Corollary #5: “If I think I am competent and my arguments are rational, that could mean that I am competent and I have assessed these things correctly, or I am incompetent and wrong.” (Etc.)

    As Shane and TFBW point out, the business of community, of dialogue, is fundamental. The potential errors left wide open by that concept of convergence within community as the final say-so on conclusion are – as noted earlier – that convergence is neither necessary nor sufficient – as has been demonstrated fairly often historically.

    Here we find some irony: the Experienced Many – in tutoring the One – should they fail to remember that history – risk hubris and thereby risk incompetence. The Student and Tutor have this in common.

    That lack of humility emerges as fundamental to your question:

    Narcissism has certain traits – typically within interpersonal / social avenues – but such can and does exist within intellectual (reasoning through justification) interactions as well. We call this a personality “disorder” based upon community’s idea of what works. Of course, the metaphysical regressions within that diagnosis – that definition – are baseless as all sorts of determined photon fluxes within our skull “work” and “reasoning” here breaks down as the Ends (more babies) determine the Means (determined cascades of psychic phosphorescence). Sure, we can “define” the word “narcissism” any way we decide to, even as we fail to reason through that definition’s implications.

    The Intellectual Narcissist fails to (on lack of skill) or refuses to (on hubris) fully reason through to necessary ends and lives solely within the arena of what works, mistaking that for the whole-show.

    Is there hope?

    If that is done in lack of skill, there is clearly hope. If such is done on fear, there is less hope, but we still hope with good reason. If such is done on hubris, there is little hope. The One’s and the Many’s Paradigms just are part of the equation and the tutor or student who is not self-aware of such presuppositional subtexts will find contextual competence more evasive than will those who are aware of and include such sums.

    The key: tri-directional humility

    If humility fails to surface in the face of dismal failure – one is in great danger, or, one is an Einstein of sorts seeing through to some self-evident some-thing few others can see. If one claims to be an Einstein of sorts, very well, but a lack of humility will be strong evidence to the contrary, as one – by that lack of humility – will demonstrate unawareness of a whole array of “others”. If one is not claiming to be a sort of Einstein, and merely lacks humility, one is still in great danger, as humility is one’s gateway to the tutor – wherein – or by whom – wider pastures can be found. Let’s hope the tutor remembers his (our) history as well. If the tutor and the student both have such awareness we come upon bi-directional humility amid the Self and the Other begetting cohesive Singularity, as, of course, that Community, that Singularity, moves too in humility’s reciprocity – therein yielding what just is tri-directional humility. Such three-way interpersonal relationality ends all intellectual regressions, are a Hard Stop, in one paradigm that comes to mind as the business of intellect there coheres whether one is Einstein or his wide-eyed Freshman.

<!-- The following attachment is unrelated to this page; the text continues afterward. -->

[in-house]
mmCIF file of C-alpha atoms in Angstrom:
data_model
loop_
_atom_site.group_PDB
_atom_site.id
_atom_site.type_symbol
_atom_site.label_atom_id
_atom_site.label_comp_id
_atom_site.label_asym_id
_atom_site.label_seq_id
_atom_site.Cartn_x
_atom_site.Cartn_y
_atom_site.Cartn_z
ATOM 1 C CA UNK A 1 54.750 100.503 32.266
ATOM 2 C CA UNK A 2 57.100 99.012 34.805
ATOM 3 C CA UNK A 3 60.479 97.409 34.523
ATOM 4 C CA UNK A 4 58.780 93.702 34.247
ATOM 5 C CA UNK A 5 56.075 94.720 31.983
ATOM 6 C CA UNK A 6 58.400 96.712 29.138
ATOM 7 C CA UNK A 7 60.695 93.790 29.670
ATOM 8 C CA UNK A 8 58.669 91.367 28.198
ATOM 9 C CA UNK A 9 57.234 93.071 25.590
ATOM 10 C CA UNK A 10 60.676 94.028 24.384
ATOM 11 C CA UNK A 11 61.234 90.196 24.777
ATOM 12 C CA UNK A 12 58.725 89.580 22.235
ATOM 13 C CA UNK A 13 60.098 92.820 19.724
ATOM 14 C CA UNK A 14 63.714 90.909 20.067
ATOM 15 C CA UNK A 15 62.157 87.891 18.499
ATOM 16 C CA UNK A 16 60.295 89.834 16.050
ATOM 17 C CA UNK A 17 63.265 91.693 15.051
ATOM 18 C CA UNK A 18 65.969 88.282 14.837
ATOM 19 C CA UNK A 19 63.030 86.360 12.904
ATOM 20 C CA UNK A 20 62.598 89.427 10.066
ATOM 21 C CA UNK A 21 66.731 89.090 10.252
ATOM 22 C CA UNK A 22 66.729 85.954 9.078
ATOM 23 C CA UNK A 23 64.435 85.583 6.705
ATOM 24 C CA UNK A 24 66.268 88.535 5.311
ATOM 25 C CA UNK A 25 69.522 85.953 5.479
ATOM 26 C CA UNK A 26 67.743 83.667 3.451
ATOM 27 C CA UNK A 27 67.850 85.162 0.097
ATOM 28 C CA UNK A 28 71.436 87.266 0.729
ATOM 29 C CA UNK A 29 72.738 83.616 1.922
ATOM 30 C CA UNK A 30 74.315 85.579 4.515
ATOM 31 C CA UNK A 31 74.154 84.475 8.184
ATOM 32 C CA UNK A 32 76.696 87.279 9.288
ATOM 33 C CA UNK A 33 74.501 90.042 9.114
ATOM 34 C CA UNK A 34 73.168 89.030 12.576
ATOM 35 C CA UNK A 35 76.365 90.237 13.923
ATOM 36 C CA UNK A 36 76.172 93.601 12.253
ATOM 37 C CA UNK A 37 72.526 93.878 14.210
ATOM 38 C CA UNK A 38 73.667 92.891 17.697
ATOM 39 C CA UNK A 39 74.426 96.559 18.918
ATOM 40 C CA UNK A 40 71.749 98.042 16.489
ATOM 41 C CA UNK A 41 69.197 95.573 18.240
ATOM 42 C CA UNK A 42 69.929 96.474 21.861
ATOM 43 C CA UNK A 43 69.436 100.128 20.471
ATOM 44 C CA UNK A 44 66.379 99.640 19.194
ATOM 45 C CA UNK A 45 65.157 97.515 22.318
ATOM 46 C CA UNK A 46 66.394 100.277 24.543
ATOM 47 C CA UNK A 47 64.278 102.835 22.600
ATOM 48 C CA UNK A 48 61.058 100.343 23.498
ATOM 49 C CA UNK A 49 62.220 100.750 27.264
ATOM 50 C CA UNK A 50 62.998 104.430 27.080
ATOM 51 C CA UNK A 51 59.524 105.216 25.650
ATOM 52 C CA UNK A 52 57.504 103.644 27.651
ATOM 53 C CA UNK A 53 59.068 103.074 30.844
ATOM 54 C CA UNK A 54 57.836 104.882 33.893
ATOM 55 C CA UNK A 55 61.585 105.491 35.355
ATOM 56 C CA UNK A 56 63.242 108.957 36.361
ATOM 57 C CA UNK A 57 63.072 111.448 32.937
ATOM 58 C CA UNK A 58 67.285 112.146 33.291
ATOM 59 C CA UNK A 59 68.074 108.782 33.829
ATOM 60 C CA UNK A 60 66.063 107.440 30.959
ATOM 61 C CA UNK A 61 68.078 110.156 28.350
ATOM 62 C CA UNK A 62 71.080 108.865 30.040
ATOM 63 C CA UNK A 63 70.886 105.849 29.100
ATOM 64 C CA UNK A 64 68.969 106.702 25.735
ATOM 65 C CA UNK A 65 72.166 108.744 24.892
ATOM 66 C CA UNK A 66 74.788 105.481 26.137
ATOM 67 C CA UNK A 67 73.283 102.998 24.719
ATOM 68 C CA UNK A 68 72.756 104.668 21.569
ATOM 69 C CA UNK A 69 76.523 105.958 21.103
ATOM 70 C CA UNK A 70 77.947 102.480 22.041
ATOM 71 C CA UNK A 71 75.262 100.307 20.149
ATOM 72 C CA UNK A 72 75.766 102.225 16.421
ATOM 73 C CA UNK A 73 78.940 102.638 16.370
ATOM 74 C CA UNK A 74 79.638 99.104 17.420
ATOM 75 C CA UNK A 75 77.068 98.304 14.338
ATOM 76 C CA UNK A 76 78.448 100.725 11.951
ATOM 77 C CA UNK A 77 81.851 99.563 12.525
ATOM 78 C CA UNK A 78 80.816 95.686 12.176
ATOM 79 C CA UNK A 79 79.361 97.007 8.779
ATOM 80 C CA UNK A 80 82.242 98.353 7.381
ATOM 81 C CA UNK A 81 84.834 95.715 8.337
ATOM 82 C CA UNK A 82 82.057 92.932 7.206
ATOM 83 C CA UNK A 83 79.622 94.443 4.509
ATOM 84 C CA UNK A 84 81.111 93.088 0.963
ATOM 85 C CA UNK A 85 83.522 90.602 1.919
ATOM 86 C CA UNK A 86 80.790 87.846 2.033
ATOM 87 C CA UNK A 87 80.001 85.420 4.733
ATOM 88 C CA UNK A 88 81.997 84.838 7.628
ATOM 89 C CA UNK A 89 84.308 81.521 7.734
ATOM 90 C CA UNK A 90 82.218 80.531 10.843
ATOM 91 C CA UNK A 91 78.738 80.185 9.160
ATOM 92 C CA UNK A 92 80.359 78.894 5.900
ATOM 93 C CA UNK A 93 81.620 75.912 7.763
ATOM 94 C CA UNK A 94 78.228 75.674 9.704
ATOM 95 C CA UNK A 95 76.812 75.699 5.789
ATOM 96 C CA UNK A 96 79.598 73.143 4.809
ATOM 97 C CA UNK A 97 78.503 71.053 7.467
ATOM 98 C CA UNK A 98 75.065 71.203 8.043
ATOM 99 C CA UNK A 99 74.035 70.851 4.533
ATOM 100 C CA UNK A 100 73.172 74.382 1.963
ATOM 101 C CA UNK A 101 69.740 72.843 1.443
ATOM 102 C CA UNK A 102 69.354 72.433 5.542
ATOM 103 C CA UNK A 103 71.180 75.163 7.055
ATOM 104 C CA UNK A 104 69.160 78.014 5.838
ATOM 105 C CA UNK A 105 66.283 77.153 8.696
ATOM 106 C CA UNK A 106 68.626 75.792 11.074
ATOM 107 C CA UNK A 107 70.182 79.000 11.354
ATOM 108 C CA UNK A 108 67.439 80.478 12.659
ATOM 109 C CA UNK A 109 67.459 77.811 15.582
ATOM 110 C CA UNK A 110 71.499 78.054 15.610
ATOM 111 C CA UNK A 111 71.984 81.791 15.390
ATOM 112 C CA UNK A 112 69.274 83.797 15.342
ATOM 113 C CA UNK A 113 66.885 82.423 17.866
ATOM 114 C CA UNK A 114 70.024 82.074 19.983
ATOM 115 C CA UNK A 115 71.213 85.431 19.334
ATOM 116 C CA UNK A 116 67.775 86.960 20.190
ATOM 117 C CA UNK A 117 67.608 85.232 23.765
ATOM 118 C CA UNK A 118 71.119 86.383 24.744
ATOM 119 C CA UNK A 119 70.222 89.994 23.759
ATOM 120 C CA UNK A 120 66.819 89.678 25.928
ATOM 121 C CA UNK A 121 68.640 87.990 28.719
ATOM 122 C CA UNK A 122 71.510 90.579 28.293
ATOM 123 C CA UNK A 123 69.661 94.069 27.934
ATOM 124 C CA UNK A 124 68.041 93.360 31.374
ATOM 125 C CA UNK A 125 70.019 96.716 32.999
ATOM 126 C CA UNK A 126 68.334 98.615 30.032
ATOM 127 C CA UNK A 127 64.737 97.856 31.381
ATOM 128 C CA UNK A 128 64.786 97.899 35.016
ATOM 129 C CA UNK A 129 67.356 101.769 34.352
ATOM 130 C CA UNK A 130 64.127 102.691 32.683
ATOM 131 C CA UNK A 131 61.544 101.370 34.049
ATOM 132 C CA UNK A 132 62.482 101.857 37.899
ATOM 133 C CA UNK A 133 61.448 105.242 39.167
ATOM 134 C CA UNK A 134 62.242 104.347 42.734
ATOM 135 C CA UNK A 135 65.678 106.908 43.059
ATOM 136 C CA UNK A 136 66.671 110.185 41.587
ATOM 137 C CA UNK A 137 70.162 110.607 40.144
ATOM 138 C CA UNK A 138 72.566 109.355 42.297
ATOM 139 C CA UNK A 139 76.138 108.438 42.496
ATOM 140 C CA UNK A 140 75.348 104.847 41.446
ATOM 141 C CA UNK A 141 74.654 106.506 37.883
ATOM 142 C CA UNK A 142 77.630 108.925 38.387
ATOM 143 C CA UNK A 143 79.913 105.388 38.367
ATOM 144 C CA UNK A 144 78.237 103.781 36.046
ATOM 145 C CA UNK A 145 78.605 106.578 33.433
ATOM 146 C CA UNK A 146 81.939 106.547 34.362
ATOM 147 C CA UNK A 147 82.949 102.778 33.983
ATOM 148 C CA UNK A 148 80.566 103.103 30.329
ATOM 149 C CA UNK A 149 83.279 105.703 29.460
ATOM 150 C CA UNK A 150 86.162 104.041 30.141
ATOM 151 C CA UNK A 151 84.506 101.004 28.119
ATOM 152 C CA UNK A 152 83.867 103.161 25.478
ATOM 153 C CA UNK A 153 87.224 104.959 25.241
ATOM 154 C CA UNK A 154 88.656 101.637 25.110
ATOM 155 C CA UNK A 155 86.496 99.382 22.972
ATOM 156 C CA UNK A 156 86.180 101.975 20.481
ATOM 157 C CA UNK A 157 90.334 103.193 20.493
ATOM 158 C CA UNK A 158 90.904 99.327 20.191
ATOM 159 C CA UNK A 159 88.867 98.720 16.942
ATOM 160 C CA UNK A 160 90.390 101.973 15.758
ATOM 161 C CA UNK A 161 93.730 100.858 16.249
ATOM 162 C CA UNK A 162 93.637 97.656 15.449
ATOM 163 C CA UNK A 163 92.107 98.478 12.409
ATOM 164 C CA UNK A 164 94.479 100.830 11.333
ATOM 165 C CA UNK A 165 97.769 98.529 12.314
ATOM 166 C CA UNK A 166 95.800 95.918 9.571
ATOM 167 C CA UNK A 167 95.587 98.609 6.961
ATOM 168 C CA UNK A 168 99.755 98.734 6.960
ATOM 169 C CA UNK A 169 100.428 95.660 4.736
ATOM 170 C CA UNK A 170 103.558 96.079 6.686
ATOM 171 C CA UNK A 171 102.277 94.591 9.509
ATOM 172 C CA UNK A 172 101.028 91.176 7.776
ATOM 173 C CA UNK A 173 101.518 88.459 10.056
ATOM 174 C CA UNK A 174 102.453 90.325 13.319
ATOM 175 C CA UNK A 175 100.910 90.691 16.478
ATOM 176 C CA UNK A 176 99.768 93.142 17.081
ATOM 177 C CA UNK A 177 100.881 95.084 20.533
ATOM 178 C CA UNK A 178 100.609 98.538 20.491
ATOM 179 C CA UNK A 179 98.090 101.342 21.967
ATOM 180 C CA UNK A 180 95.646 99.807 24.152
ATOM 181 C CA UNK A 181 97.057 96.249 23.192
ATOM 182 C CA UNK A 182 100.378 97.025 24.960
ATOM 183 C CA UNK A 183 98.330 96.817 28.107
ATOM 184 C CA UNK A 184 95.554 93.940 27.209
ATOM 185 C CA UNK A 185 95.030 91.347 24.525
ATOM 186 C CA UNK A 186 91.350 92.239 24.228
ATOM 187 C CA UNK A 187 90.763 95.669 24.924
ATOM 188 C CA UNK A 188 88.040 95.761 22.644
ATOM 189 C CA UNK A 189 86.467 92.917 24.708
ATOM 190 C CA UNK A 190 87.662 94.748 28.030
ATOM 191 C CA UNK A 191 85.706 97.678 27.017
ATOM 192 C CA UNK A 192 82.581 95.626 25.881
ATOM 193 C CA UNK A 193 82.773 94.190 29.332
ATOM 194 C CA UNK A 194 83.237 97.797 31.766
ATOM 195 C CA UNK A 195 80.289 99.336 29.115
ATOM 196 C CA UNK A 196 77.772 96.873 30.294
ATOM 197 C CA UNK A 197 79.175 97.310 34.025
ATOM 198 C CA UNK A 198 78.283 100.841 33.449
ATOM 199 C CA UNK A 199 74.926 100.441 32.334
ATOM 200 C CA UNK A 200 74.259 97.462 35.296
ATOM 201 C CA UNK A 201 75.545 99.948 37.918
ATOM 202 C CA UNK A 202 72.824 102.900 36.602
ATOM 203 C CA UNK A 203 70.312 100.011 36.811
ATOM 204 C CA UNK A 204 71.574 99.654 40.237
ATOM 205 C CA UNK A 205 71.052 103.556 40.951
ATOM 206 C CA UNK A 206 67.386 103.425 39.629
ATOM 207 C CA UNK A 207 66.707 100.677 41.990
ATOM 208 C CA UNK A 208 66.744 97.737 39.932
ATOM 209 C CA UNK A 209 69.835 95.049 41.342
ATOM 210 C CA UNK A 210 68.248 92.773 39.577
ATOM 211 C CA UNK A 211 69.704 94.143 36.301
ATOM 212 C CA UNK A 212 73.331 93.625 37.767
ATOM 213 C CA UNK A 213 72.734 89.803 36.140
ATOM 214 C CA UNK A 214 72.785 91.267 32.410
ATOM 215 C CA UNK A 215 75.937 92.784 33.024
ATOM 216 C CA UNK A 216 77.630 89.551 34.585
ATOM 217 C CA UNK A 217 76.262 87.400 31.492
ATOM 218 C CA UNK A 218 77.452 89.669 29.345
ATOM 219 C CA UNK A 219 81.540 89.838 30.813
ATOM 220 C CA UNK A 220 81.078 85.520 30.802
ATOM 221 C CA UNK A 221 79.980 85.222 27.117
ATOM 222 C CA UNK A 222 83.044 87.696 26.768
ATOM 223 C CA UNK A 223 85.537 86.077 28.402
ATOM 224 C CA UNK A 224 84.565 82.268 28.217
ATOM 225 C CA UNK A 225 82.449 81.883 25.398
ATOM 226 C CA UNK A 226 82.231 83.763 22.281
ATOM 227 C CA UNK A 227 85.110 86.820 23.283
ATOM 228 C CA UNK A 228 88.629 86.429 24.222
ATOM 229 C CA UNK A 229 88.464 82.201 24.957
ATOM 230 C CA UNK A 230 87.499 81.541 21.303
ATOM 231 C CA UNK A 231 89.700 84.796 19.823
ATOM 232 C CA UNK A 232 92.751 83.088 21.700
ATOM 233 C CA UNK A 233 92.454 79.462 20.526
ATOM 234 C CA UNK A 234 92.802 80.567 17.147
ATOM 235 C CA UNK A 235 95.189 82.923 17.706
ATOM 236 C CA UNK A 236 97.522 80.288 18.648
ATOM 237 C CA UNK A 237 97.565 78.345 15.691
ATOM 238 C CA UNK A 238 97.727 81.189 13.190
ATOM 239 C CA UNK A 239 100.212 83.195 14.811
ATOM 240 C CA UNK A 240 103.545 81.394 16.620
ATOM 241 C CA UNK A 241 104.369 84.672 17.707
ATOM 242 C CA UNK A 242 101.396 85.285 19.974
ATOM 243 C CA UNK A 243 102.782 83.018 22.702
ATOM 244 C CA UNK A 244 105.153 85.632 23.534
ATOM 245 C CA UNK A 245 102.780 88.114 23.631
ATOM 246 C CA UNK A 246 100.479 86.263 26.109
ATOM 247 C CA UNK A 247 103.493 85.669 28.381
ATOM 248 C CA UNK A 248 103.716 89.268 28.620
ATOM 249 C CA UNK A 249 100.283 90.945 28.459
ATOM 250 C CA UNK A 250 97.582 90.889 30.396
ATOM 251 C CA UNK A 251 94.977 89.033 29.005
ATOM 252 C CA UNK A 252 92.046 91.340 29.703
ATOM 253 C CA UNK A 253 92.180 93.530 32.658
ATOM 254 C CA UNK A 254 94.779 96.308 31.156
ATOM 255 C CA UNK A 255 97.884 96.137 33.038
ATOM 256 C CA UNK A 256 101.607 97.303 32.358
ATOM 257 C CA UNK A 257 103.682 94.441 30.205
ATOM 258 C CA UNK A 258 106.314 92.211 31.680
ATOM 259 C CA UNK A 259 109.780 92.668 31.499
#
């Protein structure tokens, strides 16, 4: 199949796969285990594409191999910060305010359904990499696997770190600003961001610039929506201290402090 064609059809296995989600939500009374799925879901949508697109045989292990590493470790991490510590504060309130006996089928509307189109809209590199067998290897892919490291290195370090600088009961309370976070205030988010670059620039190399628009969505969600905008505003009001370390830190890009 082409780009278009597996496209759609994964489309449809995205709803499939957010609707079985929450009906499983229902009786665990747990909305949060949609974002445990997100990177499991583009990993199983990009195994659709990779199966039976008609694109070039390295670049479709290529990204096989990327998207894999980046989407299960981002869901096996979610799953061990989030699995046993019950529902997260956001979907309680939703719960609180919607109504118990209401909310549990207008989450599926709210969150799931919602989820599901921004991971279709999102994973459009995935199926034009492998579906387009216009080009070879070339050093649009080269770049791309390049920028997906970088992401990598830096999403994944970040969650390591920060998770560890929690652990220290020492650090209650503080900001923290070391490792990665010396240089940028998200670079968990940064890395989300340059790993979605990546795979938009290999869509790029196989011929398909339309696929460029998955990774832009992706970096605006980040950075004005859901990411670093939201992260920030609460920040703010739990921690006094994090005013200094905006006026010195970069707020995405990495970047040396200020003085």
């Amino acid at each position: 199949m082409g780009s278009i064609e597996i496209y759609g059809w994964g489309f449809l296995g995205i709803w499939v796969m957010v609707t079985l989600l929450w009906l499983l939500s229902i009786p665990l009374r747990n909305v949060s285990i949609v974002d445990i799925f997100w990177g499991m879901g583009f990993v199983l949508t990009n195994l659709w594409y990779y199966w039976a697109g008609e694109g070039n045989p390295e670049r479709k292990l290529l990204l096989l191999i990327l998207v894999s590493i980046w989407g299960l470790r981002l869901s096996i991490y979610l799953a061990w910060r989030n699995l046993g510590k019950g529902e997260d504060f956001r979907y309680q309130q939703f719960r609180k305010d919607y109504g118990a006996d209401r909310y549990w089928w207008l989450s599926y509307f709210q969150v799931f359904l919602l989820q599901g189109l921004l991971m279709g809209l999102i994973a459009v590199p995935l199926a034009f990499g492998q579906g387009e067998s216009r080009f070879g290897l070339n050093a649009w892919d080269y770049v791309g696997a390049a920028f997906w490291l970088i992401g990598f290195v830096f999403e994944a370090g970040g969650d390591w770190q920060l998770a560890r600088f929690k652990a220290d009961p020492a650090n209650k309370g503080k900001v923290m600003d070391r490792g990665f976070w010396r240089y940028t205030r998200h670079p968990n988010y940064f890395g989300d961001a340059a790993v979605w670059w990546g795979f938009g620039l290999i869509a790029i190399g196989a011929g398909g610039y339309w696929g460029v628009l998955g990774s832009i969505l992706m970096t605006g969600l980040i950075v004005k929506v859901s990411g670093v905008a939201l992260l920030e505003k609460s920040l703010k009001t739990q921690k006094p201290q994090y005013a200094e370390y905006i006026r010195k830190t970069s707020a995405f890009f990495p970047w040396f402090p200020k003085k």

13. Tom,

    Clarification:

    I said,

    “…..If one claims to be an Einstein of sorts, very well, but a lack of humility will be strong evidence to the contrary, as one – by that lack of humility – will demonstrate unawareness of a whole array of “others”….”

    By “others” there I mean to infer / include the long history of what discovery / reasoning actually contain, and not just “other people”, though that too. Hubris betrays, equals, an unawareness of an entire arena of how thinking/intellect happens and of the connection of that reality to the reality that is one’s own self/mind. And, when one is unaware, one can hardly be competent. Or, at least not as competent as another who is aware of such a broad component of the intellectual paradigm and its relation to one’s own self/mind. Humility betrays, equals, intellectual awareness, whereas, hubris betrays an unawareness.

    Yet another qualifier of humility:

    “But what we suffer from to-day is humility in the wrong place. Modesty has moved from the organ of ambition. Modesty has settled upon the organ of conviction; where it was never meant to be. A man was meant to be doubtful about himself, but undoubting about the truth; this has been exactly reversed. Nowadays the part of a man that a man does assert is exactly the part he ought not to assert himself. The part he doubts is exactly the part he ought not to doubt — the Divine Reason. Huxley preached a humility content to learn from Nature. But the new sceptic is so humble that he doubts if he can even learn. Thus we should be wrong if we had said hastily that there is no humility typical of our time. The truth is that there is a real humility typical of our time; but it so happens that it is practically a more poisonous humility than the wildest prostrations of the ascetic. The old humility was a spur that prevented a man from stopping; not a nail in his boot that prevented him from going on. For the old humility made a man doubtful about his efforts, which might make him work harder. But the new humility makes a man doubtful about his aims…….. We are on the road to producing a race of men too mentally modest to believe in the multiplication table.” (GK Chesterton)